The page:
Former Foreign Intelligence Surveillance Court Judge James Robertson, testifies in Washington, Tuesday, July 9, 2013, before the Privacy and Civil Liberties Oversight Board's workshop regarding Surveillance Programs. The federal oversight board directed by President Barack Obama to scrutinize the U.S. government's secret surveillance system is hearing from civil liberties activists, a retired federal judge and a former Bush administration lawyer in the board's first public event since the spying operations were revealed in news reports. (AP Photo/Cliff Owen)
Tuesday, July 09, 2013 4:14 pm
Former FISA judge says secret court is flawed
By STEPHEN BRAUNAssociated Press
"Anyone who has been a judge will tell you a judge needs to hear both sides of a case," said James Robertson, a former federal district judge based in Washington who served on the secret Foreign Intelligence Surveillance Act court for three years between 2002 and 2005. Robertson spoke during a Tuesday hearing of a federal oversight board directed by President Barack Obama to scrutinize government spying.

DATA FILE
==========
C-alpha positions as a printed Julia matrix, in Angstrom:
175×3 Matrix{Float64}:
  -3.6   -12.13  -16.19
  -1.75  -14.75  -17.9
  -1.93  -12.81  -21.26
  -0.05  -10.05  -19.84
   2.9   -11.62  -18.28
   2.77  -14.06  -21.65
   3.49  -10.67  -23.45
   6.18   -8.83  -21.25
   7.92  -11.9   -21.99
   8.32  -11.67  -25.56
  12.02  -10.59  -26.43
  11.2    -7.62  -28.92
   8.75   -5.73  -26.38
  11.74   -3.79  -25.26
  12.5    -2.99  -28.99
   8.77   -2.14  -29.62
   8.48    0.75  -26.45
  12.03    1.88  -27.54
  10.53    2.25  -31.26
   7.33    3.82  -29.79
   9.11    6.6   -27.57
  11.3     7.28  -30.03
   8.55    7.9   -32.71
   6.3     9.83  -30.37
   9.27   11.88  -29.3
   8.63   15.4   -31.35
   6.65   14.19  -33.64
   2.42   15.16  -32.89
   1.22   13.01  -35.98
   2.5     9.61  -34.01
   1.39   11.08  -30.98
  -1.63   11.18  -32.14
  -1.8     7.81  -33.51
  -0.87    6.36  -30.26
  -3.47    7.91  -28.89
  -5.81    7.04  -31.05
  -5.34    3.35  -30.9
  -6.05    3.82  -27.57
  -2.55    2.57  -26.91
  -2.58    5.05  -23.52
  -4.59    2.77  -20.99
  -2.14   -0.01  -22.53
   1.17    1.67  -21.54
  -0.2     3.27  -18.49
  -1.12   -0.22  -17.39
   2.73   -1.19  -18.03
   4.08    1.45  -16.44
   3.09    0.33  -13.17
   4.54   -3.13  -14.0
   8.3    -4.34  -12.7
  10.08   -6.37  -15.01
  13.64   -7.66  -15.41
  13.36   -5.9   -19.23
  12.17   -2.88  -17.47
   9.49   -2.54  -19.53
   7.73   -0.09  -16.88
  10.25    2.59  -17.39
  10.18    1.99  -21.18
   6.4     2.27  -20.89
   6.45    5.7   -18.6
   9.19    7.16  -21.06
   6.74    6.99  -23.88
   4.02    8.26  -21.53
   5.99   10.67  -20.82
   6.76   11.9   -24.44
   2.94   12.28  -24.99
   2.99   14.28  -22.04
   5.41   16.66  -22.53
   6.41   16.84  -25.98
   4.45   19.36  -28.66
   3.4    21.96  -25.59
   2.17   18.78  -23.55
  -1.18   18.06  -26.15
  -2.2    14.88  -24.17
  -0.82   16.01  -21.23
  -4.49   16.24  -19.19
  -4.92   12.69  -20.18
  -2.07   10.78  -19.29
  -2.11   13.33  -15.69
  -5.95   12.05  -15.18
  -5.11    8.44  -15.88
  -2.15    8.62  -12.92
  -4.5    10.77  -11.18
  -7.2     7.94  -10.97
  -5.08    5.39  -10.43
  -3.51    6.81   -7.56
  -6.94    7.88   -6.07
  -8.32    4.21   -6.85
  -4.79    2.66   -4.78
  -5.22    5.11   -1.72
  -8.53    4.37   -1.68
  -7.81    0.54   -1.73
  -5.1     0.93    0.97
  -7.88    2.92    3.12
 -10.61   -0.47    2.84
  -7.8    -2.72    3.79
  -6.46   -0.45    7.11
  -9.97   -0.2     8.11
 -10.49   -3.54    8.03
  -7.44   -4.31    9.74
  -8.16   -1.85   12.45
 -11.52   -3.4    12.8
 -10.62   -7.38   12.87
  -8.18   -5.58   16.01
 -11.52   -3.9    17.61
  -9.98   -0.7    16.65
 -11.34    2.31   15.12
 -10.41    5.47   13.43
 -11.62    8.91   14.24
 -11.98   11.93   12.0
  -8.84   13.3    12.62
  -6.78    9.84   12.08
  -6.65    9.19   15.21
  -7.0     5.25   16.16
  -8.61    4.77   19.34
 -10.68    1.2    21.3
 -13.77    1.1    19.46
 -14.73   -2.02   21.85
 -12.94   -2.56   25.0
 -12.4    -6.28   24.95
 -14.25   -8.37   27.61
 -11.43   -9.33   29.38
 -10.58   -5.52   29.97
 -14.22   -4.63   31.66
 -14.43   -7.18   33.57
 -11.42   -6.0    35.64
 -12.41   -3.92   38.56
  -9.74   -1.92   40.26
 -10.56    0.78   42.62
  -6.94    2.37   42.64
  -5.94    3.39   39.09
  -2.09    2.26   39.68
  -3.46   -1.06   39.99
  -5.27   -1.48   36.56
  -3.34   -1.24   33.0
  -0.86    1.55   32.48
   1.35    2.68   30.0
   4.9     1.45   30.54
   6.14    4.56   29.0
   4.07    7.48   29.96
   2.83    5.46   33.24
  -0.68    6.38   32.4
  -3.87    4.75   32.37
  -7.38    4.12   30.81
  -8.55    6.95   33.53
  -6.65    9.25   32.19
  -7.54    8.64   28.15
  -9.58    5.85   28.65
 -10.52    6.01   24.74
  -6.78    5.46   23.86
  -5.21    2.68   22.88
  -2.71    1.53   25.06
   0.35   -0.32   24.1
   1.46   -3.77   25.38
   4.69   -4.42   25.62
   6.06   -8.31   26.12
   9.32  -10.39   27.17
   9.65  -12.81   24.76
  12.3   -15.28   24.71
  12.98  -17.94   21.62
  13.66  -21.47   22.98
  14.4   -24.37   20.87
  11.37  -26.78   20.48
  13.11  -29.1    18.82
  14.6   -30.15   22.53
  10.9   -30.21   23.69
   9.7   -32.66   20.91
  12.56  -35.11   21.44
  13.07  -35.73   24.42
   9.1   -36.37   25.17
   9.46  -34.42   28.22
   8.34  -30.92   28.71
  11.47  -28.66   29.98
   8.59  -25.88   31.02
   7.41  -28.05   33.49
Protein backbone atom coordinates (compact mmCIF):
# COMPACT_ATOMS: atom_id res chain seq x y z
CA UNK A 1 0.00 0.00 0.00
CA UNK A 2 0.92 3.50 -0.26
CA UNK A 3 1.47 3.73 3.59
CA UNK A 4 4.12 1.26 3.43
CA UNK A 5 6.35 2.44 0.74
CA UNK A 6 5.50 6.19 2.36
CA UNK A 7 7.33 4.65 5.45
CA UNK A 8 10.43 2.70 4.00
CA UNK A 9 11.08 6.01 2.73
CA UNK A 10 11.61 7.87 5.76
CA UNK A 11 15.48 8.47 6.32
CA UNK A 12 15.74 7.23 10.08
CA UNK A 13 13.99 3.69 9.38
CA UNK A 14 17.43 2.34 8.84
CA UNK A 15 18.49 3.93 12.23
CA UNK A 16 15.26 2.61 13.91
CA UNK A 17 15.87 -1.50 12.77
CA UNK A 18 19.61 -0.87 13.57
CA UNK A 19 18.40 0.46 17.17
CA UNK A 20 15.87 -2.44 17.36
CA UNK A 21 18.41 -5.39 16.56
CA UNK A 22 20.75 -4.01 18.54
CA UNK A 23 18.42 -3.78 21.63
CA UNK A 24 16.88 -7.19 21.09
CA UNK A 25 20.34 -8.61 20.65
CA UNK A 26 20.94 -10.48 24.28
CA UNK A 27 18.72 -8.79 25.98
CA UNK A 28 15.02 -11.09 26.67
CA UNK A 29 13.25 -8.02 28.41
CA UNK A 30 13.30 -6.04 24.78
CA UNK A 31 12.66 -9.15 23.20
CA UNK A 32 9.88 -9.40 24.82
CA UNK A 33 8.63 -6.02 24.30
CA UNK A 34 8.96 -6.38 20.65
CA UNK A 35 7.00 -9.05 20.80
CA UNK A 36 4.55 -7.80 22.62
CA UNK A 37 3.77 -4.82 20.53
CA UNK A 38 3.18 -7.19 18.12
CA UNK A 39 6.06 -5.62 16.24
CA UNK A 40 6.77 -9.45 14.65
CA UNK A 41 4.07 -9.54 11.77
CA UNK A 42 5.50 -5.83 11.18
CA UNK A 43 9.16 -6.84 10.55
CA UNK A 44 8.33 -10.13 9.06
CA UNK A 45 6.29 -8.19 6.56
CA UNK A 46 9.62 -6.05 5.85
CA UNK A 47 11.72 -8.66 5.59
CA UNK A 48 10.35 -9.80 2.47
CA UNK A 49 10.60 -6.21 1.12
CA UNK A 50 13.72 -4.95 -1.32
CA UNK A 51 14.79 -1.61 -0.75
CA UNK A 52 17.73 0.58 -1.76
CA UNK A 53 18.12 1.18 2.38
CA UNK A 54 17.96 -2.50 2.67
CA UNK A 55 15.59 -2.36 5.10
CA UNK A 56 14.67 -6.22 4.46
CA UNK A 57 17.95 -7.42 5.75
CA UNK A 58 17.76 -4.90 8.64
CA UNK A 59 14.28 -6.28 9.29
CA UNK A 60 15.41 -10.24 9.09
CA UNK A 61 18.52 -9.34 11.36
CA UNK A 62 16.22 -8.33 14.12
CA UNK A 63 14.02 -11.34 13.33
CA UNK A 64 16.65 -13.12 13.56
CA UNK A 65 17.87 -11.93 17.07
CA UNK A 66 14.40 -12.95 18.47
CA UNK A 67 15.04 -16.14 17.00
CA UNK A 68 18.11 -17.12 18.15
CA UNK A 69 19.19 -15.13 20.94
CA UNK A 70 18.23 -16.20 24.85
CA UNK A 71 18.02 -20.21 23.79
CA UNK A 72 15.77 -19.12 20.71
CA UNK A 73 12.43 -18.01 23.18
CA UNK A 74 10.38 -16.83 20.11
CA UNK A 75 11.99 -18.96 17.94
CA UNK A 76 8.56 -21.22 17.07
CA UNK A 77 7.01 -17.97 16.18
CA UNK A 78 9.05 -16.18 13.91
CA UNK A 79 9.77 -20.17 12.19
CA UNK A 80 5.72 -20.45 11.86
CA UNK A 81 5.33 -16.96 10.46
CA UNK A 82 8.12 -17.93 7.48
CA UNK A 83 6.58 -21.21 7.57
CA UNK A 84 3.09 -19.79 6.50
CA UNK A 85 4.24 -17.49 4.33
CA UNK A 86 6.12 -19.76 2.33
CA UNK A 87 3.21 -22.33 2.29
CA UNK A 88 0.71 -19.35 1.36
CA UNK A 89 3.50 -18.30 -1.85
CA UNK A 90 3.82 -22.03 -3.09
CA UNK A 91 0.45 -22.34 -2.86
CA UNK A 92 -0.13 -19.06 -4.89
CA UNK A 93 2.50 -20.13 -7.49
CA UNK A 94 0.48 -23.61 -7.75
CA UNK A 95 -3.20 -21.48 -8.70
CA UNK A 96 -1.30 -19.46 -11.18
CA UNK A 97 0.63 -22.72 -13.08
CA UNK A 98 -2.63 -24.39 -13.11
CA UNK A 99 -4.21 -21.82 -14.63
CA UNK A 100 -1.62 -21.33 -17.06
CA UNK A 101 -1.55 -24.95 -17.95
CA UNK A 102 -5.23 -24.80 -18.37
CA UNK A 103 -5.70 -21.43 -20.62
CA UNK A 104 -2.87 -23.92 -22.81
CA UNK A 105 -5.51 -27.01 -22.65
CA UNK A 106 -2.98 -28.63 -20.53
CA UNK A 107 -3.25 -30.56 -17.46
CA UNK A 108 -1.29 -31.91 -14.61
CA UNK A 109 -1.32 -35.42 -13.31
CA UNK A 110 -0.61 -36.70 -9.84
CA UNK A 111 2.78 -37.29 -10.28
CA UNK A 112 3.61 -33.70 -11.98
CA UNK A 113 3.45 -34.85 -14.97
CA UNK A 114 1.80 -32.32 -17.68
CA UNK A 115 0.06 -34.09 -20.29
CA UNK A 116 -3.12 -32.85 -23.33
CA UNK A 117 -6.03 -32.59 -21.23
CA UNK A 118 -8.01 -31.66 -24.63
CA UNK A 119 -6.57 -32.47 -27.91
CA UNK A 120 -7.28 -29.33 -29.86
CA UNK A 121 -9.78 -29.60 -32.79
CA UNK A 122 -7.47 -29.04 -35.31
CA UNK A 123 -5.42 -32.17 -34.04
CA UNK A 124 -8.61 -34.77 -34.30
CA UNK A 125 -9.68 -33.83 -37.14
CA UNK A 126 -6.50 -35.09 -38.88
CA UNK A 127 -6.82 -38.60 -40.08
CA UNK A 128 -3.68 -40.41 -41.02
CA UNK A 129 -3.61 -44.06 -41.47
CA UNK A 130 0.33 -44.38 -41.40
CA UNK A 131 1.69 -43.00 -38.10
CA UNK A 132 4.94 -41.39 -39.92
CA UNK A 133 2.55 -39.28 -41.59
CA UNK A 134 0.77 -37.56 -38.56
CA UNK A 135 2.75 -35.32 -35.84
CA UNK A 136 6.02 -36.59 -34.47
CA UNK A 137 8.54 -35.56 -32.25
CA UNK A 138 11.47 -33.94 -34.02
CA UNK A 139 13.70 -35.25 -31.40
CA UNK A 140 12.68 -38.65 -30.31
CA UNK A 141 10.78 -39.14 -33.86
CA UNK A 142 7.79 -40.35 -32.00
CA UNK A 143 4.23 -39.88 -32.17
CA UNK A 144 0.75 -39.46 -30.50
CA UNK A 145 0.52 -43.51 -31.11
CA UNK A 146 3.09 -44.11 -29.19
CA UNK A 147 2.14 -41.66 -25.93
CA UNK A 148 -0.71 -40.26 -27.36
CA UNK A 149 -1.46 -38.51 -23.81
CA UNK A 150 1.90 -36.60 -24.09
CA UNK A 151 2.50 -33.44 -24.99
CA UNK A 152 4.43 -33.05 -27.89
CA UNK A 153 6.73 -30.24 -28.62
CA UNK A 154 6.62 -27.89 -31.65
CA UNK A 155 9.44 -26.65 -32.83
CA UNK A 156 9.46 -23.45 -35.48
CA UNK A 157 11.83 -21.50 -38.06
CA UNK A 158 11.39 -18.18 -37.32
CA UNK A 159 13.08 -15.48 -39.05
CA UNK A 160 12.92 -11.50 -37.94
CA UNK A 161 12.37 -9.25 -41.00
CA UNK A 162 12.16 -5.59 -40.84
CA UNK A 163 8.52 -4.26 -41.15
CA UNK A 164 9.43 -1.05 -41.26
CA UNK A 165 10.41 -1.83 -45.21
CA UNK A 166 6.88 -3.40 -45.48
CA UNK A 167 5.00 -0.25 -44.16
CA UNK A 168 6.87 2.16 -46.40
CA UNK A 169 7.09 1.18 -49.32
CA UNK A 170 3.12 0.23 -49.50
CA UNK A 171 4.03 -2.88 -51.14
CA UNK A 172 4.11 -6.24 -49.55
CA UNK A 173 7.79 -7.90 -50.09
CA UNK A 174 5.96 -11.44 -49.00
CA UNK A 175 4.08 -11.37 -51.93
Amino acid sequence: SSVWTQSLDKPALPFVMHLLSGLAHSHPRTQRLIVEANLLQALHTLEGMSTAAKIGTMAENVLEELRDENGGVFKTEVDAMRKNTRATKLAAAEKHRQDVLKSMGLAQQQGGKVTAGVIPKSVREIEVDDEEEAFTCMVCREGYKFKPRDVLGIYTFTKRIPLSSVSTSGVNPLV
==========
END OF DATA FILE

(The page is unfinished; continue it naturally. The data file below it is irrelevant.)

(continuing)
Robertson questioned whether the secret FISA court should provide overall legal approval for the surveillance programs, saying the court "has turned into something like an administrative agency." He is one of several judges with FISA experience who have spoken out recently to affirm the court's independence. But Robertson is the first to publicly air concerns about how the court grapples with the government's vast secret data collection programs.
Much of the NSA's surveillance is overseen by the FISA court, which meets in secret and renders rulings that are classified. Some of these rulings also likely been disclosed by Edward Snowden, the NSA systems analyst who leaked significant information about the spying program.
After Snowden began exposing the NSA's operations in June, Obama instructed the U.S. Privacy and Civil Liberties Board to lead a "national conversation" about the secret programs. The board, which took testimony Tuesday on the secret surveillance programs, has been given several secret briefings by national security officials and plans a comprehensive inquiry and a public report on the matter.